Nikhil Shankar– firstname.lastname@example.org
Gautam Shreedhar Bhat – email@example.com
Chandan K A Reddy – firstname.lastname@example.org
Dr. Issa M S Panahi – email@example.com
Statistical Signal Processing Laboratory (SSPRL)
The University of Texas at Dallas
800W Campbell Road,
Richardson, TX – 75080, USA
Popular Version of Paper 2pNS8, “Noise dependent coherence-super Gaussian based dual microphone speech enhancement for hearing aid application using smartphone” will be presented Tuesday afternoon, May 8, 2018, 3:25 – 3:40 PM, NICOLLET D3
175th ASA Meeting, Minneapolis
Records by National Institute on Deafness and Other Communication Disorders (NIDCD) indicate that nearly 15% of adults (37million) aged 18 and over report some kind of hearing loss in the United States. Amongst the entire world population, 360 million people suffer from hearing loss.
Over the past decade, researchers have developed many feasible solutions for hearing impaired in the form of Hearing Aid Devices (HADs) and Cochlear Implants (CI). However, the performance of the HADs degrade in the presence of different types of background noise and lacks the computational power, due to the design constraints and to handle obligatory signal processing algorithms. Lately, HADs manufacturers are using a pen or a necklace as an external microphone to capture speech and transmit the signal and data by wire or wirelessly to HADs. The expense of these existing auxiliary devices poses as a limitation. An alternative solution is the use of smartphone which can capture the noisy speech data using the two microphones, perform complex computations using the Speech Enhancement algorithm and transmit the enhanced speech to the HADs.
In this work, the coherence between speech and noise signals  is used to obtain a Speech Enhancement (SE) gain function, in combination with a Super Gaussian Joint Maximum a Posteriori (SGJMAP) [2,3] single microphone SE gain function. The weighted union of these two gain functions strikes a balance between noise suppression and speech distortion. The theory behind the coherence method is that the speech from the two microphones is correlated, while the noise is uncorrelated with speech. The block diagram of the proposed method is as shown in Figure 1.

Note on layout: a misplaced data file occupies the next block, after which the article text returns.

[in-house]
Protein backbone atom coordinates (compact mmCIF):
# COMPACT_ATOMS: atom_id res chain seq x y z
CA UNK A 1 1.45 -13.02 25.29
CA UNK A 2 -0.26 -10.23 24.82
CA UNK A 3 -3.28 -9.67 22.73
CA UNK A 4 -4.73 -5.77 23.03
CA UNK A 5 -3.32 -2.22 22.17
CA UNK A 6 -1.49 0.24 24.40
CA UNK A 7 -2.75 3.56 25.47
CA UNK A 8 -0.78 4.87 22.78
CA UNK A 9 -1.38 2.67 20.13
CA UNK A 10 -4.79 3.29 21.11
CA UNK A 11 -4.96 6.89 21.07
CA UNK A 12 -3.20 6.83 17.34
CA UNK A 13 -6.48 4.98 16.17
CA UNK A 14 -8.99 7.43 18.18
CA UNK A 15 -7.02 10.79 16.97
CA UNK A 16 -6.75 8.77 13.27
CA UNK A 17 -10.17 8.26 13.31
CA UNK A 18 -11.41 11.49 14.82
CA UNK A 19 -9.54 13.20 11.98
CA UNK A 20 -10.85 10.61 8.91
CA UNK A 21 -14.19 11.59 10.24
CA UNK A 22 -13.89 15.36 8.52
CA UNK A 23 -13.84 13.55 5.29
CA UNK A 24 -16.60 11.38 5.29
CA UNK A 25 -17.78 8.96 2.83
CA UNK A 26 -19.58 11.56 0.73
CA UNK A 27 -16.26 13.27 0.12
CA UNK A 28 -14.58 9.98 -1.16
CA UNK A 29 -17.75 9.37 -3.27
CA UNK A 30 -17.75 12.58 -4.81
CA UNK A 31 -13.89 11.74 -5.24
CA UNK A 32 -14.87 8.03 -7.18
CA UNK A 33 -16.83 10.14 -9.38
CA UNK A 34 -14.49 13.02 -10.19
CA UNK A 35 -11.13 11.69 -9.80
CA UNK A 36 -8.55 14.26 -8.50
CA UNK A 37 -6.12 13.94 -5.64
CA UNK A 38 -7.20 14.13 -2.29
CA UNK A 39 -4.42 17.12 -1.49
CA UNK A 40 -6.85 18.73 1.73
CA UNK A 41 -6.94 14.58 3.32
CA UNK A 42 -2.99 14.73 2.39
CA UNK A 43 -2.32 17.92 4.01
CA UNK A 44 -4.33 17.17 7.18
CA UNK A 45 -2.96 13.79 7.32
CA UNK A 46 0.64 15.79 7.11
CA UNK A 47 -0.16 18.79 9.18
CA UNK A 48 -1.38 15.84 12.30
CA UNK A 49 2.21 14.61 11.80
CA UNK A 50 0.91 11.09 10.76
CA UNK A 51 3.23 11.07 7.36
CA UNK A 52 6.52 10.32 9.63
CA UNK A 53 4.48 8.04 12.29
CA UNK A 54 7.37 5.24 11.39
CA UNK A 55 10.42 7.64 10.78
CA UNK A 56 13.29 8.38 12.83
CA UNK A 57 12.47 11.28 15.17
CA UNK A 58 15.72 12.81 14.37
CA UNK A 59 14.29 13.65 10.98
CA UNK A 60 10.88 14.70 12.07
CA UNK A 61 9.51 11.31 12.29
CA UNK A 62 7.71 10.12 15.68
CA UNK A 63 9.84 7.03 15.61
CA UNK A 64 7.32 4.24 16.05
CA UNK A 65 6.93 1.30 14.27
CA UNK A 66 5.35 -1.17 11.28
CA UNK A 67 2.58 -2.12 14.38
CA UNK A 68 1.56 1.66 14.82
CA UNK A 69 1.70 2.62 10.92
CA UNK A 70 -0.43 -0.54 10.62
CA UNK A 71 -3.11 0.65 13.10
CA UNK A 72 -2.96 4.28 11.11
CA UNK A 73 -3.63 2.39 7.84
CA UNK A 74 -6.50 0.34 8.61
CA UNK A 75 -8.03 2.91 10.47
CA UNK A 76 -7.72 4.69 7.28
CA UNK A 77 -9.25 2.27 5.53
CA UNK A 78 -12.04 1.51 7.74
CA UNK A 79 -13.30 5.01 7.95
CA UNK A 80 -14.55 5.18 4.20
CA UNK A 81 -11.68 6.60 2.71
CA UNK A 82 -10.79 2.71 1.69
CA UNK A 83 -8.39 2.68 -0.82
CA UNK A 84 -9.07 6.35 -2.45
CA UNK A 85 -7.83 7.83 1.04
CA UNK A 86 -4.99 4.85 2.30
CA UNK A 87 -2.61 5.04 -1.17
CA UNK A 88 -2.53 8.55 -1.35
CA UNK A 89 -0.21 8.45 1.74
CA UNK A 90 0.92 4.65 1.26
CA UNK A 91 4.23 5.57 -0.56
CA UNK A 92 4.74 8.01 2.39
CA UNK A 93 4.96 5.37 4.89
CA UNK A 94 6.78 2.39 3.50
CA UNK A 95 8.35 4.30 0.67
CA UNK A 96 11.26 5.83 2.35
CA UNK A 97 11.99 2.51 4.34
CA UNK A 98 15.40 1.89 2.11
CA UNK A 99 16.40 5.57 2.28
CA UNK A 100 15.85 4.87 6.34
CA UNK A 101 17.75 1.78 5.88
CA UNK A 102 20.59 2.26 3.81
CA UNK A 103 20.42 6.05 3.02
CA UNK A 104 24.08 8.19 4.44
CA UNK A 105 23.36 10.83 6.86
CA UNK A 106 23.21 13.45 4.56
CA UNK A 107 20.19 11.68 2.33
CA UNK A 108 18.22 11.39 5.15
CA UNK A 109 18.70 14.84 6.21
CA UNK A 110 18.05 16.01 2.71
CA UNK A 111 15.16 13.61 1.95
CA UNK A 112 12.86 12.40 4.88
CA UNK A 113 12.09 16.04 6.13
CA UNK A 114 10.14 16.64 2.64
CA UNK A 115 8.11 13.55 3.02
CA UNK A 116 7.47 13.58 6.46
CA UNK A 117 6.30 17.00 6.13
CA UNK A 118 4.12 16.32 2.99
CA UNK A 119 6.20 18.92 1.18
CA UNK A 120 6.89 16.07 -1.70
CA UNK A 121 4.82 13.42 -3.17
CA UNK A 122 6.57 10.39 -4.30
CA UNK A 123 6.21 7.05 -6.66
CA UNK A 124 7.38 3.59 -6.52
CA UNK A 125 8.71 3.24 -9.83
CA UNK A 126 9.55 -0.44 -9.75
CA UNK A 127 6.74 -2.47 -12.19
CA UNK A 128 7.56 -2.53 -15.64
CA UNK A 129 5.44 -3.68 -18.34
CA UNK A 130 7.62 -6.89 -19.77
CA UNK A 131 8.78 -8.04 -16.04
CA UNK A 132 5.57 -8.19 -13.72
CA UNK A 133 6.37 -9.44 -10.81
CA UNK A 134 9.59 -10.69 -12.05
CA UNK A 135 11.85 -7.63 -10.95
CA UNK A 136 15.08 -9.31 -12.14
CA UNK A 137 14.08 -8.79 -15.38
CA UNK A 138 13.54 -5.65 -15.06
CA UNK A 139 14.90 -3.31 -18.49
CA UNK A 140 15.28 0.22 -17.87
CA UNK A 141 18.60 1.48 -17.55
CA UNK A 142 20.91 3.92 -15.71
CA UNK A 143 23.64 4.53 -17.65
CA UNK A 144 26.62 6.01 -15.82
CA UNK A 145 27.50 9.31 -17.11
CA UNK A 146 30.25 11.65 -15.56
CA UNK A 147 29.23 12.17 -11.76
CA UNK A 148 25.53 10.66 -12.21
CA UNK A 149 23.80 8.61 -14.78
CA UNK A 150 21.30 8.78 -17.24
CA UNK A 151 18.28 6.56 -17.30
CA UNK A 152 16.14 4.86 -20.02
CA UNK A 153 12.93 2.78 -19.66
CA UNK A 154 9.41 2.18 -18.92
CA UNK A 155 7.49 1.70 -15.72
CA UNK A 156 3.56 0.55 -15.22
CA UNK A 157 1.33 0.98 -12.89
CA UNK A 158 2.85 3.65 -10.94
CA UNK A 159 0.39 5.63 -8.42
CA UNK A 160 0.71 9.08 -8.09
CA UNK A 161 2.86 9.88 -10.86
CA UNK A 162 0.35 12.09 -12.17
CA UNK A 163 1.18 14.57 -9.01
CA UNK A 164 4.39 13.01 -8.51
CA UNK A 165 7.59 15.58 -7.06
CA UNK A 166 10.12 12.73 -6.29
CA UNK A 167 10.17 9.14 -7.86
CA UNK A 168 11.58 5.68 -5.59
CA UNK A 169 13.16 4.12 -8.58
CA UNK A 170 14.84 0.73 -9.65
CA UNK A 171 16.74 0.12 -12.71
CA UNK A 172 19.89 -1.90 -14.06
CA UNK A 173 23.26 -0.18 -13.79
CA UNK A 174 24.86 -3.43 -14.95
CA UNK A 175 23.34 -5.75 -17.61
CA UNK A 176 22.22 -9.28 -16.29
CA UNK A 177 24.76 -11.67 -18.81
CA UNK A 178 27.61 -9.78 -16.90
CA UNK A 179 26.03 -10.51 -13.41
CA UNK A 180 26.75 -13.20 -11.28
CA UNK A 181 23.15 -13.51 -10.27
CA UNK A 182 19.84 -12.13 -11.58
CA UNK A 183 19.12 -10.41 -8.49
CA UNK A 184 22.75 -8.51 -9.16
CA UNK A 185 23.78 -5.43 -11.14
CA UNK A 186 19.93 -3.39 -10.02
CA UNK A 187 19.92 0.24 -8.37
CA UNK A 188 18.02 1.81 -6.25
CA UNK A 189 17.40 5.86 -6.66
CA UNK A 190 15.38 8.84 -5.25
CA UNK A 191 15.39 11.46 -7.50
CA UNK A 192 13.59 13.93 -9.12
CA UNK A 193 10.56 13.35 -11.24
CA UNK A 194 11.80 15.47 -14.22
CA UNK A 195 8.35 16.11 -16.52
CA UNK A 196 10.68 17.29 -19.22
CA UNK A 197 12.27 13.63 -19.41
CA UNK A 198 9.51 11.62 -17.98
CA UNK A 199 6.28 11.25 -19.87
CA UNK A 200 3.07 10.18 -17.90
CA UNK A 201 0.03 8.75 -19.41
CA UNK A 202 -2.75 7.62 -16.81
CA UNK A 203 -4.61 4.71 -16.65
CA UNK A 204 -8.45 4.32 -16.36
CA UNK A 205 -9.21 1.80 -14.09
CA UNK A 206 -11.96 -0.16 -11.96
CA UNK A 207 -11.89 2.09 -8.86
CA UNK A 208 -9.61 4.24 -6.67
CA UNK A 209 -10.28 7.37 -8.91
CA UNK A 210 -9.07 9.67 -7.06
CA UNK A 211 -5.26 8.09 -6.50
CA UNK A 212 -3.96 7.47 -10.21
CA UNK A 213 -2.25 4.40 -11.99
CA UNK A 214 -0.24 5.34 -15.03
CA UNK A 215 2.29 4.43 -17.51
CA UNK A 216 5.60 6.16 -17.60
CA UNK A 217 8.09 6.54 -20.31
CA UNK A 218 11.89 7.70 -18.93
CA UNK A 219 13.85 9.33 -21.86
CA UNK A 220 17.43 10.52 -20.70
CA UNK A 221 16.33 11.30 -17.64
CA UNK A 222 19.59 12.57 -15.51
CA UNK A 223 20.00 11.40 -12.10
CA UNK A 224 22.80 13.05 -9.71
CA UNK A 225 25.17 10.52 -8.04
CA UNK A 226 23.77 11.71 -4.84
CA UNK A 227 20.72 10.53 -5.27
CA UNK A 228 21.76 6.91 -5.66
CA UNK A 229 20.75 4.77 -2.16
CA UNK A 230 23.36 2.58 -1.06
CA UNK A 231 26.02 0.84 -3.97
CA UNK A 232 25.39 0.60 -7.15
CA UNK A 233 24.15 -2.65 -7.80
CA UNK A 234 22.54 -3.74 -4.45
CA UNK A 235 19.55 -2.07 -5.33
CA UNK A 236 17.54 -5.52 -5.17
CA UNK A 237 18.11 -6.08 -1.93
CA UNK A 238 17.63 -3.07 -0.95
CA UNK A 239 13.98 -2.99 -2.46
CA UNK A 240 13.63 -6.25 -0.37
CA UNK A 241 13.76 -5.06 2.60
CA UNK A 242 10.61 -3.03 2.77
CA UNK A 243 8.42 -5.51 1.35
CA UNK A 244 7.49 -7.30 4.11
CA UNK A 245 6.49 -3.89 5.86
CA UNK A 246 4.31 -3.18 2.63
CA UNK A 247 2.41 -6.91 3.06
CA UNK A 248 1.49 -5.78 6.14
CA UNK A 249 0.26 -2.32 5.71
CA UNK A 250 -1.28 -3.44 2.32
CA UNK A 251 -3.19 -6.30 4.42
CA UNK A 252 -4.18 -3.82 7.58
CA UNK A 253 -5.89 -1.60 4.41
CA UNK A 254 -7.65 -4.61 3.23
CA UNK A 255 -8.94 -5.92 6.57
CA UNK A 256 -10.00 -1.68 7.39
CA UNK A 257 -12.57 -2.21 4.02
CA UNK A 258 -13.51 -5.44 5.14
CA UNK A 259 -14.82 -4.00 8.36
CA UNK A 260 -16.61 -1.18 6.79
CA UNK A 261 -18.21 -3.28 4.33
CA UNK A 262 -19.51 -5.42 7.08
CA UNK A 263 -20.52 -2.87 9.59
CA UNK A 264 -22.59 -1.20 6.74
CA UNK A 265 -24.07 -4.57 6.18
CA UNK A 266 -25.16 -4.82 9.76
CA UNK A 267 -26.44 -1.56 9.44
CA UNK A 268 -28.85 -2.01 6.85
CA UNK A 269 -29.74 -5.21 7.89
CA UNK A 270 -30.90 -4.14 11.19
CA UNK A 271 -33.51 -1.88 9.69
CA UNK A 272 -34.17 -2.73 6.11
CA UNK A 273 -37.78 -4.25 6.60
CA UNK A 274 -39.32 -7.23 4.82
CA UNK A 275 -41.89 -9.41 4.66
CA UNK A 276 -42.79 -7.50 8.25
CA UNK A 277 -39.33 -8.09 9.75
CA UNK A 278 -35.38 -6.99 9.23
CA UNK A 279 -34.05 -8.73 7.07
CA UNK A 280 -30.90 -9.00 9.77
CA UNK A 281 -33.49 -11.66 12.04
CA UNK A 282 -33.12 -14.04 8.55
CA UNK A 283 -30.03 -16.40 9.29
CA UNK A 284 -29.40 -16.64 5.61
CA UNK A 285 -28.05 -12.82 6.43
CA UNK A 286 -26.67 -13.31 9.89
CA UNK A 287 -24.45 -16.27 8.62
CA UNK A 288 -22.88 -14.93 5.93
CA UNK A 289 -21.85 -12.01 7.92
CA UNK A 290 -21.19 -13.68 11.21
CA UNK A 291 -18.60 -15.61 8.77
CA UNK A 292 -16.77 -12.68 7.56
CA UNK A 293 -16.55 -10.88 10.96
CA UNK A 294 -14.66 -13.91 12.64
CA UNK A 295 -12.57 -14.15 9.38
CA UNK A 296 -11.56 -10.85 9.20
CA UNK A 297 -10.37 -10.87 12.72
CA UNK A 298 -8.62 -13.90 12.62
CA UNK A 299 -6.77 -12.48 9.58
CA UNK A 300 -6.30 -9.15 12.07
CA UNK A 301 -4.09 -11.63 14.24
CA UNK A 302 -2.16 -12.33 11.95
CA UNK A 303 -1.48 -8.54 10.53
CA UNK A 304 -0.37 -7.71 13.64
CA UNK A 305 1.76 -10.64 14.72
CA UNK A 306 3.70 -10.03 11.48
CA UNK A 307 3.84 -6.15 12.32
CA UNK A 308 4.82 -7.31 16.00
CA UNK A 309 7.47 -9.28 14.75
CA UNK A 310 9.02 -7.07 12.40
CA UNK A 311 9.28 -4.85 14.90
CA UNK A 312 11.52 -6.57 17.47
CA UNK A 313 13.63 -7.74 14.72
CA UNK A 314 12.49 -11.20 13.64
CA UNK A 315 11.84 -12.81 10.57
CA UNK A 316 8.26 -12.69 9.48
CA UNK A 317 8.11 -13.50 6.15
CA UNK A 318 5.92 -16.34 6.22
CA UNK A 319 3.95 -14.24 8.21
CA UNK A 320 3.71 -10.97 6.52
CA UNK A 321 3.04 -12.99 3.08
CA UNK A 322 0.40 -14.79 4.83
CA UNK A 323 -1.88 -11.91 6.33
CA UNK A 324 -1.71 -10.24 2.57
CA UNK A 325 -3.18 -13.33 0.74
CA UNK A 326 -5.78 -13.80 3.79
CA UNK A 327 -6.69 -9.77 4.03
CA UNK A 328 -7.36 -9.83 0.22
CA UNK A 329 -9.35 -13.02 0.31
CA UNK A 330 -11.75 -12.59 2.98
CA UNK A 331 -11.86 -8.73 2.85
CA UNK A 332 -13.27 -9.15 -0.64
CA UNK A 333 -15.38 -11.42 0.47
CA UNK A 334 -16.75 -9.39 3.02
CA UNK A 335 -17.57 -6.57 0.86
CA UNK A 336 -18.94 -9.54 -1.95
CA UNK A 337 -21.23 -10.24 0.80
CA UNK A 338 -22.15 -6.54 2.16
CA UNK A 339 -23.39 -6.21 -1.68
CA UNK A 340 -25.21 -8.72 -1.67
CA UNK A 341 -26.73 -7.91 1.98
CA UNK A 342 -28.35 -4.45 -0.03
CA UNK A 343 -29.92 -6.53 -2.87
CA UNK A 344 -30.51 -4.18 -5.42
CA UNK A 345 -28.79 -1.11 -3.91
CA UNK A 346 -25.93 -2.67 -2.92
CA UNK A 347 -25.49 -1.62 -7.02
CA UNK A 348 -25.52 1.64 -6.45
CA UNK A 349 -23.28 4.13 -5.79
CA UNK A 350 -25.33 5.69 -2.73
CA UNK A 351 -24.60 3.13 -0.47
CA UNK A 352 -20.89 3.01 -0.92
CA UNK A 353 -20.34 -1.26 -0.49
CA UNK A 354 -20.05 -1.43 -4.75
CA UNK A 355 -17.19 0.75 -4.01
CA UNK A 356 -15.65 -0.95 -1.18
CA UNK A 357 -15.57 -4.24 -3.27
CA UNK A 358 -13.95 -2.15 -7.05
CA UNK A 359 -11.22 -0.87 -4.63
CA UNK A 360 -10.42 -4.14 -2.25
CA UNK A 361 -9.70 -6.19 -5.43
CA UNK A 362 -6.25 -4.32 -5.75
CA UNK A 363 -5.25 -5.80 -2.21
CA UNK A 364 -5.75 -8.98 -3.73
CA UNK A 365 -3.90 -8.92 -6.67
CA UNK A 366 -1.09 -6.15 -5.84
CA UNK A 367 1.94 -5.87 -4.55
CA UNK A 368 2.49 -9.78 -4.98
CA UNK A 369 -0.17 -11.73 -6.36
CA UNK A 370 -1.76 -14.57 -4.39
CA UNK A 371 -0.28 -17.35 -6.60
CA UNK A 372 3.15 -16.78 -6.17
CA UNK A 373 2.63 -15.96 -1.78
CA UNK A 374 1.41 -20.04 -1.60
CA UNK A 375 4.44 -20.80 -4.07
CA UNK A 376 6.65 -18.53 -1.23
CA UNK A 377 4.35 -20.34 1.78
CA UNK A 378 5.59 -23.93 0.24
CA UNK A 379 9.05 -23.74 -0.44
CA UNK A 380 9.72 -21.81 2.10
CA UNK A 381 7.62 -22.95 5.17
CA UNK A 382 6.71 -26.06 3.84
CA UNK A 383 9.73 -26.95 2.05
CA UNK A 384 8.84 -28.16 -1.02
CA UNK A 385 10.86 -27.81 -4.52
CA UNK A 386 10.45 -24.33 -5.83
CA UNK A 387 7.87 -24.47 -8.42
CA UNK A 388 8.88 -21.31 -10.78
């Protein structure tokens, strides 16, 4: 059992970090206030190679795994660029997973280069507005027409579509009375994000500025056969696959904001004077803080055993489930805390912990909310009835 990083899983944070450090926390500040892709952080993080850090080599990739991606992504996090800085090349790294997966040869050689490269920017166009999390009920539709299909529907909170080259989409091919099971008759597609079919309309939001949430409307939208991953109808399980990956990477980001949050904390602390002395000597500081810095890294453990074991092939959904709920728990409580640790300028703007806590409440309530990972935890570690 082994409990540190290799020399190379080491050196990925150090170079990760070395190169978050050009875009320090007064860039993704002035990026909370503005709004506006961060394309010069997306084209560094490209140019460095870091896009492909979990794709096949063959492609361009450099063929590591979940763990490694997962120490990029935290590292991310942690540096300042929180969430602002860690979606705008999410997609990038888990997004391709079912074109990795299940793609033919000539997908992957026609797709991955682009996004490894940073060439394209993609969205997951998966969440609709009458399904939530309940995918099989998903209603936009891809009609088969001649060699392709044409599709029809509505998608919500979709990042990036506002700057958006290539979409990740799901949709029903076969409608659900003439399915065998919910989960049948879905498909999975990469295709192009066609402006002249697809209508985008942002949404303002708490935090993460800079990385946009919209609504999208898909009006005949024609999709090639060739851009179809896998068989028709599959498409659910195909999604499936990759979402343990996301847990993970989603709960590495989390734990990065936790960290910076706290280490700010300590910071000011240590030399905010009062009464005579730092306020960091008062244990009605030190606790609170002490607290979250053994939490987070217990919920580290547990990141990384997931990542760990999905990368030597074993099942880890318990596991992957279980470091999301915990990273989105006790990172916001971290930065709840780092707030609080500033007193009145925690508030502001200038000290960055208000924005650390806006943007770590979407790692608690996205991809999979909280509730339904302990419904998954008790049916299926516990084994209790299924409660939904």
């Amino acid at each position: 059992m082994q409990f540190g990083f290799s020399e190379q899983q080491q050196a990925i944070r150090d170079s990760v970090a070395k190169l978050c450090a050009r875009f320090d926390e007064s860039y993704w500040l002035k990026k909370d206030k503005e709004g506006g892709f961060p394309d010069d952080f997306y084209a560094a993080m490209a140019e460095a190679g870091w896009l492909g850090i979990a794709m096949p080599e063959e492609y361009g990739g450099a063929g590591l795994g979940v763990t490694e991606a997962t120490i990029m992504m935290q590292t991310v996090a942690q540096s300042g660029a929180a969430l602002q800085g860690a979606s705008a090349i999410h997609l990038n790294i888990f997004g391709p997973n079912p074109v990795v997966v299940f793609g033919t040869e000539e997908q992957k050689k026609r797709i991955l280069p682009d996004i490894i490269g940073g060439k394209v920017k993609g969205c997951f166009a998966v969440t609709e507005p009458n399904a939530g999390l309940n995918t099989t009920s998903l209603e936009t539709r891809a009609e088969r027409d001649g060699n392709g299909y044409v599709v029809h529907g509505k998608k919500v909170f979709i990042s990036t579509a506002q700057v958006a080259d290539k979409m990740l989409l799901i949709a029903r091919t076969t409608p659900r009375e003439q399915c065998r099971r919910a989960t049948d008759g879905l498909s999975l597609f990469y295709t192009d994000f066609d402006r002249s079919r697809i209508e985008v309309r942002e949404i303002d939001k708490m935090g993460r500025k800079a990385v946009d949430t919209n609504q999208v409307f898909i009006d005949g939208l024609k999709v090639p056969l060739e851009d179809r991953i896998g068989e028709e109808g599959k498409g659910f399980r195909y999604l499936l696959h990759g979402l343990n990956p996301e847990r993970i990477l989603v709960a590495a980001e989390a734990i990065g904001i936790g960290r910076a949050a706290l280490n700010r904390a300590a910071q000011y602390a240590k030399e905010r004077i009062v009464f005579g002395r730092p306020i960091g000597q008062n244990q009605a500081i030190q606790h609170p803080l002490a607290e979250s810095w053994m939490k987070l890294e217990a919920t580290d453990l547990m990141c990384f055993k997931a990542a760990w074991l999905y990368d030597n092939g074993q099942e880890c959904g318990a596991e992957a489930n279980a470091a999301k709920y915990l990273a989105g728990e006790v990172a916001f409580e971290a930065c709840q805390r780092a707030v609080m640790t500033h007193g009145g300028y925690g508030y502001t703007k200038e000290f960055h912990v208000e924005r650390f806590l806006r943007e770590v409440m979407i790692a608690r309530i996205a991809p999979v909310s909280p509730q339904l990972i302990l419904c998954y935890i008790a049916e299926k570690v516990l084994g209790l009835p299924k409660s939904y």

For the objective measure of quality of speech, we use Perceptual Evaluation of Speech Quality (PESQ). Coherence Speech Intelligibility Index (CSII) is used to measure the intelligibility of speech. PESQ ranges between 0.5 and 4, with 4 being high speech quality. CSII ranges between 0 and 1, with 1 being high intelligibility. Figure 2 shows the plots of PESQ and CSII versus SNR for two noise types, and performance comparison of proposed SE method with the conventional Coherence and LogMMSE SE methods.
Along with Objective measures, we perform Mean Opinion Score (MOS) tests on 20 normal hearing both male and female subjects. Subjective test results are shown in Figure 3, which illustrates the effectiveness of the proposed method in various background noise.
Please refer our lab website https://www.utdallas.edu/ssprl/hearing-aid-project/ for video demos and the sample audio files are as attached below.
Audios: Audio files go here:
 N. Yousefian and P. Loizou, “A Dual-Microphone Speech Enhancement algorithm based on the Coherence Function,” IEEE Trans. Audio, Speech, and Lang. Processing, vol. 20, no.2, pp. 599-609, Feb 2012.
 Lotter, P. Vary, “Speech Enhancement by MAP Spectral Amplitude Estimation using a super-gaussian speech model,” EURASIP Journal on Applied Sig. Process, pp. 1110-1126, 2005.
 C. Karadagur Ananda Reddy, N. Shankar, G. Shreedhar Bhat, R. Charan and I. Panahi, “An Individualized Super-Gaussian Single Microphone Speech Enhancement for Hearing Aid Users With Smartphone as an Assistive Device,” in IEEE Signal Processing Letters, vol. 24, no. 11, pp. 1601-1605, Nov. 2017.
*This work was supported by the National Institute of the Deafness and Other Communication Disorders (NIDCD) of the National Institutes of Health (NIH) under the grant number 5R01DC015430-02. The content is solely the responsibility of the authors and does not necessarily represent the official views of the NIH. The authors are with the Statistical Signal Processing Research Laboratory (SSPRL), Department of Electrical and Computer Engineering, The University of Texas at Dallas.